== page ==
Milner Centre for Evolution

Researchers and students blog about their activities in this unique cross-faculty research centre bridging biology, health and education.

Bird supermoms

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by Tamás Székely

 

Motherhood is full of challenges. Mums need to look after not only themselves but also their offspring: mothers make sure the young have good food, healthy and develop well, and they need to shelter the young from harsh environment, nasty neighbours and hungry predators. In addition, mums need to keep a watchful eye on their partners: as an eminent neurobiologist puts it, from the mother’s point of view the husband is just yet another – not necessarily grown-up – offspring.

Blacksmith plover mothers fiercely protect their nest from snakes, monitor lizards and warthogs. Credit: Tamas Székely

Blacksmith plover mothers fiercely protect their nest from snakes, monitor lizards and warthogs. Credit: Tamas Székely

Birds stand out from the animal kingdom by having family life reminiscent of humans. In the vast majority of bird families the mother and the father share the domestic chores: they build the nest together and take turns keeping the eggs warm. Whilst sitting on a bunch of eggs does not sound hard work, if you have ever been locked up in a tiny room for months (like hornbill females do) – you know that it’s not fun – even though you got fed by your mate.

Once the babies pop out of eggs, the life of mums change: in about half of bird species they gather food around the nest and deliver them to the hungry chicks. Feeding 10-12 rapidly growing babies that seem to have insatiable demand is not a simple task: parents make hundreds of trips each day to bring the food home. In about 150 bird species the parents’ job is eased by their former offspring that stay at home and help rearing the next batch of offspring: instead of leaving home and seeking their own nest, these adolescents prefer to stay put. Indeed, in these cooperatively breeding species several generation live under the same roof – as humans did for millennia.

Southern Hornbill

Female hornbills, including the southern yellow-billed hornbills, seal themselves inside a large cavity by blocking the entry with mud. Whilst she incubates the eggs and rears the young, the male provides food for the whole family. Credit: Tamas Székely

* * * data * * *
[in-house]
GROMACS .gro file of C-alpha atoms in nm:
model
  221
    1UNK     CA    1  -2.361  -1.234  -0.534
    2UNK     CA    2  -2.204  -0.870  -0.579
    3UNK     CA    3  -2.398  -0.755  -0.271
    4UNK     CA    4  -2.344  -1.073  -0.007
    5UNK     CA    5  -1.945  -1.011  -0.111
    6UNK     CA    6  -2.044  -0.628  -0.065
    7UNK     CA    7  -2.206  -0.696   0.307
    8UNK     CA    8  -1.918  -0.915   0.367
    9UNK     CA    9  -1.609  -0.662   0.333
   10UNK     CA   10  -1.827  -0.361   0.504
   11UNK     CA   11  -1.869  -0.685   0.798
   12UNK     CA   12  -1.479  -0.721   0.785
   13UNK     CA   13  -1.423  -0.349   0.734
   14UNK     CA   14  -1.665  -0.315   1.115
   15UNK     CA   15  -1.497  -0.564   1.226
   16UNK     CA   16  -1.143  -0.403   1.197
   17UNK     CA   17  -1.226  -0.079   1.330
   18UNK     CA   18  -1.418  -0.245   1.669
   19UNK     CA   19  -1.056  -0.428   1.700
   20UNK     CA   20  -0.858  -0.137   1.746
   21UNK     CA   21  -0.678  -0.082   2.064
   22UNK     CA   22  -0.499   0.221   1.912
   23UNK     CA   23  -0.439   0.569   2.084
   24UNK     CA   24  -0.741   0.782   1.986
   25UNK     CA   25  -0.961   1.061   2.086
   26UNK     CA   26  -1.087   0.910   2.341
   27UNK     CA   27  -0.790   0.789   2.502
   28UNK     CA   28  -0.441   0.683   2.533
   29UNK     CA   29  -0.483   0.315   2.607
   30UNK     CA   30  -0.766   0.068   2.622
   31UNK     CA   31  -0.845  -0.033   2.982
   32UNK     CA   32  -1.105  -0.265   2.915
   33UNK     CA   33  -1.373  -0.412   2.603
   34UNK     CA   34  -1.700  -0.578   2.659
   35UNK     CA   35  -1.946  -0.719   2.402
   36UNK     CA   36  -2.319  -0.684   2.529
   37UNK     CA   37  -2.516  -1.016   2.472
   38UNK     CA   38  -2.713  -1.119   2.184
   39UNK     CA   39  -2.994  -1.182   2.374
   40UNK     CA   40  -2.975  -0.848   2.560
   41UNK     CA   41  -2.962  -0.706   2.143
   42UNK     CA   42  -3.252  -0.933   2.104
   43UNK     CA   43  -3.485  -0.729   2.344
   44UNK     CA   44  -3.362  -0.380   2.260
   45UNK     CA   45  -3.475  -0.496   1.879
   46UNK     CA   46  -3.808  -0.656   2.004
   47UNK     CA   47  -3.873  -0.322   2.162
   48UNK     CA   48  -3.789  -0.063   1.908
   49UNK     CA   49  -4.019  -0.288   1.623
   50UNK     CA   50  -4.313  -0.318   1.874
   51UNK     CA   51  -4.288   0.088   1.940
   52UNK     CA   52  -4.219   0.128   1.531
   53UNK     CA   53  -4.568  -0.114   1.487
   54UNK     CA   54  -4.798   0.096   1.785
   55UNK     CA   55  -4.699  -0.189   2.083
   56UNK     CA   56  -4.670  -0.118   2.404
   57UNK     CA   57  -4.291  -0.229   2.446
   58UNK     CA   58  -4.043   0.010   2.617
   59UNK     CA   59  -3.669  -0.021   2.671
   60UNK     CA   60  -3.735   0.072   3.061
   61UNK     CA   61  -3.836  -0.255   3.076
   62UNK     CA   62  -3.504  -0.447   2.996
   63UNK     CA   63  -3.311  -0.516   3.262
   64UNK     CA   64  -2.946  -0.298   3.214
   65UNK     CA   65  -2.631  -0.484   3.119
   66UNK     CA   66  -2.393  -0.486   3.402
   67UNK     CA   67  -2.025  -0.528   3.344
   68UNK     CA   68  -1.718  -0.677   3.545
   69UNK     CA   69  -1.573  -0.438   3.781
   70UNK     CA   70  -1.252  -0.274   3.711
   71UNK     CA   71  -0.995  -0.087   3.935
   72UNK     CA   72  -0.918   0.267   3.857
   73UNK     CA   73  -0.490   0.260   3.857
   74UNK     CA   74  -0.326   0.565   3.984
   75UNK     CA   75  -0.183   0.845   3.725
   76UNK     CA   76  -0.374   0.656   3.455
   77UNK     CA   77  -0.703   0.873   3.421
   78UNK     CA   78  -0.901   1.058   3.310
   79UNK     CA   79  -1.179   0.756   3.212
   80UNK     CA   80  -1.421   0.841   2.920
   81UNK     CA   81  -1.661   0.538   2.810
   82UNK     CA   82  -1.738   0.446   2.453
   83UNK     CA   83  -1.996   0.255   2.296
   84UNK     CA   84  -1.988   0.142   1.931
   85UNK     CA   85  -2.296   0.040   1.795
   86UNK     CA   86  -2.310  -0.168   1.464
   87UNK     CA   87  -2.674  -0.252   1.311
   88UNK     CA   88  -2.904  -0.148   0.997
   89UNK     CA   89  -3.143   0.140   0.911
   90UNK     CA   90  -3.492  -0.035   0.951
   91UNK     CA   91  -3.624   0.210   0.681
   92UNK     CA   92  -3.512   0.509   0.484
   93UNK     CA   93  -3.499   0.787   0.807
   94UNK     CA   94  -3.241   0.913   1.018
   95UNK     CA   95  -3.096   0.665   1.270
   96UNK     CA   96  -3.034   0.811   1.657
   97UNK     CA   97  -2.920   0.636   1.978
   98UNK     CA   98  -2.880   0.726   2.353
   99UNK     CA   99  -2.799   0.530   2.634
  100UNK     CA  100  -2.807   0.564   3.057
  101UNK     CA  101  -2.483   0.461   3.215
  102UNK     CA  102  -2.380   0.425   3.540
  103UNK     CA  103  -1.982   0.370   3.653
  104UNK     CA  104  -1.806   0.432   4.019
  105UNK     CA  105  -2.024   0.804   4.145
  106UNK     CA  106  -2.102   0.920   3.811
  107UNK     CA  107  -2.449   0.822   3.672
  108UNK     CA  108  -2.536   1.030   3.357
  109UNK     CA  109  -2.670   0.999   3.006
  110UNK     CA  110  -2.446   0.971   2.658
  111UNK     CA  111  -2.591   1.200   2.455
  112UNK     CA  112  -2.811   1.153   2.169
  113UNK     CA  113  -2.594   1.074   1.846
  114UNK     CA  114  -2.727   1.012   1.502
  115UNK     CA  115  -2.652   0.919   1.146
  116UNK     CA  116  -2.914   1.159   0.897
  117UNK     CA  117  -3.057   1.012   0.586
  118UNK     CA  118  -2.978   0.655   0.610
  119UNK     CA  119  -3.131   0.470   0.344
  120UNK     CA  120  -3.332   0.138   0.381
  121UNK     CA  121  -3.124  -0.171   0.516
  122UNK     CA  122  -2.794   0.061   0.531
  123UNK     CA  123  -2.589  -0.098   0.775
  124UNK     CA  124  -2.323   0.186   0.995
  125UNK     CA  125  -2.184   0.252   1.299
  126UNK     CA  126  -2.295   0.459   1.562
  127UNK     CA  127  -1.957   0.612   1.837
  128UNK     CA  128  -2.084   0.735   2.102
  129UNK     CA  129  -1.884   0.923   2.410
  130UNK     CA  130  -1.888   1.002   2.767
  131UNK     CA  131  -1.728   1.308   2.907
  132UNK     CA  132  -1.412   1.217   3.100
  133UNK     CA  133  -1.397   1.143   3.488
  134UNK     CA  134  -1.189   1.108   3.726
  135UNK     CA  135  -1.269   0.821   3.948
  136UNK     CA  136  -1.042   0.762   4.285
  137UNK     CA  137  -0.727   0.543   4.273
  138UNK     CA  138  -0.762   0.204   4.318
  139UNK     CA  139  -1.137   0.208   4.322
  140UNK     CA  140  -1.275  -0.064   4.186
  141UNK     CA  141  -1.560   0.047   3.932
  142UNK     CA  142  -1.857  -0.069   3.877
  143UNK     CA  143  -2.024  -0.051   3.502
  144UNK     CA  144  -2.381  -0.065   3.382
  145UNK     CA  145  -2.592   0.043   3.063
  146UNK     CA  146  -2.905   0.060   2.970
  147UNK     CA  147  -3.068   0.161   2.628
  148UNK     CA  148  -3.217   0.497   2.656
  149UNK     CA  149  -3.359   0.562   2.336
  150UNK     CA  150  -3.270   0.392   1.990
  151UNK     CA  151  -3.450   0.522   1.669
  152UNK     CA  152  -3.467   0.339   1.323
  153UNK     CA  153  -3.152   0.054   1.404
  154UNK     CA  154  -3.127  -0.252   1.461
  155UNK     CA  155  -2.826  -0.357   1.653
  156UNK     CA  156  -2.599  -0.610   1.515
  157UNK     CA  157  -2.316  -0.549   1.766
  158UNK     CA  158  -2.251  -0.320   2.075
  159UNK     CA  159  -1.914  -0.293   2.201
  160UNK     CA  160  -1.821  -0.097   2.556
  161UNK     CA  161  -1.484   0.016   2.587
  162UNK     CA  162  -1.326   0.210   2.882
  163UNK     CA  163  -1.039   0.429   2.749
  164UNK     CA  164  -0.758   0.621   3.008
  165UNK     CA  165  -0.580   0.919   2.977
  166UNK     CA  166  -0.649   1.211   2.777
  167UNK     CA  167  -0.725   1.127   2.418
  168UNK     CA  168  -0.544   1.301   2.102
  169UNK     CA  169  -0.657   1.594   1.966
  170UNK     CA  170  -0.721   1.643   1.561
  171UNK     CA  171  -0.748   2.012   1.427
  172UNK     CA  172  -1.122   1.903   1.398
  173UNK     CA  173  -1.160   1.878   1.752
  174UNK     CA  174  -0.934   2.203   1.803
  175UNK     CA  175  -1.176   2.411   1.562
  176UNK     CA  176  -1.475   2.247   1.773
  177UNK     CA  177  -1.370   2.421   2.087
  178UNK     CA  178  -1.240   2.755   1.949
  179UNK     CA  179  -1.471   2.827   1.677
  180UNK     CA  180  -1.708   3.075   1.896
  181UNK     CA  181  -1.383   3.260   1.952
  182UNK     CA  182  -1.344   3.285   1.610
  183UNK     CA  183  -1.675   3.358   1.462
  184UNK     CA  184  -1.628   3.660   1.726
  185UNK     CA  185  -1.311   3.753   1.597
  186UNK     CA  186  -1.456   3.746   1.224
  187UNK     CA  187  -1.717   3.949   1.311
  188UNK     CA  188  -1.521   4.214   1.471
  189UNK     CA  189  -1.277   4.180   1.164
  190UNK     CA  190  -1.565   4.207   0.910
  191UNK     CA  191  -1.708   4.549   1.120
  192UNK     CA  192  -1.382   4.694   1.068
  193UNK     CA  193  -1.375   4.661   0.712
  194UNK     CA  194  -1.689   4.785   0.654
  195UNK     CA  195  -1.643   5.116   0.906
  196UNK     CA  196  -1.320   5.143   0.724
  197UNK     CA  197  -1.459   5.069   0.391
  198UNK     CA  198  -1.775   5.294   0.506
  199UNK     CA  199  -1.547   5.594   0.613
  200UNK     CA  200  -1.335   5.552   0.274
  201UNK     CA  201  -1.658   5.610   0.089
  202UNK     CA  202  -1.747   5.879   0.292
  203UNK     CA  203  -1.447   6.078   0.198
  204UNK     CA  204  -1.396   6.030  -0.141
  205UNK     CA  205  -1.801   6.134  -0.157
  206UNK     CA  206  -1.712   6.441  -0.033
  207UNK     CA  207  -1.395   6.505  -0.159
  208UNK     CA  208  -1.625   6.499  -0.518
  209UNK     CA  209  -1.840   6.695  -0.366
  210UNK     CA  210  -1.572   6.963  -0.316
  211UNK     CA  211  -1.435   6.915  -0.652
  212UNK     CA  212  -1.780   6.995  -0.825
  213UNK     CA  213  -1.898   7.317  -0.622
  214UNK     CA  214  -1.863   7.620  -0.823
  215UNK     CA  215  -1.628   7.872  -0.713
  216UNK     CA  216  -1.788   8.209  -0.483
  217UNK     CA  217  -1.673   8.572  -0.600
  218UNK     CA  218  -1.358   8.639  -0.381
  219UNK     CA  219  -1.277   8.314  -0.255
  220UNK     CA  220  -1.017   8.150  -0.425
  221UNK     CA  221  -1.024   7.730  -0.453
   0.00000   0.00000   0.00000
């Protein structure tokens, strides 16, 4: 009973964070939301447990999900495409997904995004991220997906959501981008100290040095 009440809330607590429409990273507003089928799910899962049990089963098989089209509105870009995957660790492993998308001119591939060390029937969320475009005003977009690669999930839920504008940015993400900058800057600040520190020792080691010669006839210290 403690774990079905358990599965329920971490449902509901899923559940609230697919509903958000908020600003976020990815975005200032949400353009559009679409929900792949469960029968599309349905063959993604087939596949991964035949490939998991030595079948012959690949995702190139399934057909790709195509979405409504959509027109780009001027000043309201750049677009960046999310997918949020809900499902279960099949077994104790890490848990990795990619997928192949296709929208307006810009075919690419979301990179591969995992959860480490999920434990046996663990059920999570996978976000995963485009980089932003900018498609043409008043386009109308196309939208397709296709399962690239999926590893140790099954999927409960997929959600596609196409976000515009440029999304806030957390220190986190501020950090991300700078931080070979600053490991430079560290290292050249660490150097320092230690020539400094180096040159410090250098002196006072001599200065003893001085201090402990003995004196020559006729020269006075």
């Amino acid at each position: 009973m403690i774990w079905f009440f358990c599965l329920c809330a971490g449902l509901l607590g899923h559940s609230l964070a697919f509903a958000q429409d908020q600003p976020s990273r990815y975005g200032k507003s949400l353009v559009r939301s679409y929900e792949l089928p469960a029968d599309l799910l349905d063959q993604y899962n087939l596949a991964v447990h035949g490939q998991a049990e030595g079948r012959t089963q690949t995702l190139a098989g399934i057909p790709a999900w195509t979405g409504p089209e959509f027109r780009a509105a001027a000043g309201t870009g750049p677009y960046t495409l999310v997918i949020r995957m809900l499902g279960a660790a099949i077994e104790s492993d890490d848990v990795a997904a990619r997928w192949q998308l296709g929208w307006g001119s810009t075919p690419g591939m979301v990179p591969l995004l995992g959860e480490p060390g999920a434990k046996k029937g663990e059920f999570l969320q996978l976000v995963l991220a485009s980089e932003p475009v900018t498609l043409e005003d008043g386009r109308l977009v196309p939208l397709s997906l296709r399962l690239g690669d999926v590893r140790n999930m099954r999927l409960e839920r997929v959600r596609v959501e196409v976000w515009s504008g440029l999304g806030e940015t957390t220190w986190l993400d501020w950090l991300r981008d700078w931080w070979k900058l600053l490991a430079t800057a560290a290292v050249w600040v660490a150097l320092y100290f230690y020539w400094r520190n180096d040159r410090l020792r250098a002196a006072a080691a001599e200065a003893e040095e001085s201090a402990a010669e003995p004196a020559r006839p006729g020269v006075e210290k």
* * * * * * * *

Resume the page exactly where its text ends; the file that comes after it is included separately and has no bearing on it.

In the other half of bird species the babies are lot more independent from start. In plovers, quails, rails and grouse the chicks start feeding themselves shortly after hatching from the eggs. In some species this means picking seeds from the ground whereas in others the chicks catch agile prey such as flies and tiny midges. This is one of the amazing aspects of bird life: this feat corresponds to a human baby catching fast running lizards at just a  few days old.

In nearly all bird species, however, the mums keep a watchful eye whilst the offspring develop. It’s a dangerous life out there: the world is full of snakes, raptors and carnivores that seek out the ever-growing chicks. Once a predator shows up around the nest, mum steps in: she warns her babies to keep silent whilst she is luring the predator away from the nest by pretending she is injured and thus an easy prey to catch. There are many unsung heroines here: lapwings, terns and skuas attack chick-hungry predators that are a hundred times  larger than themselves, and more often than not, their vicious attacks force the intruder to back off.

So which bird species has the supermoms? It’s probably one of the 200 species of ducks, grouse, hummingbirds and songbirds where only the female does all parental chores: she works immensely hard to nurture, protect and teach her offspring so that her fledged young are prepared for the hard life that’s out there. But when the going gets really tough and breeding takes place in a superharsh environment such as in blistering deserts or in freezing barren valleys of Antarctica where a single parent is unable to cope with all pressures, even supermoms need someone to share the chores.

 

For details of Professor Tamás Székely’s research on bird behaviour and ecology see  http://www.bath.ac.uk/bio-sci/contacts/academics/tamas_szekely/

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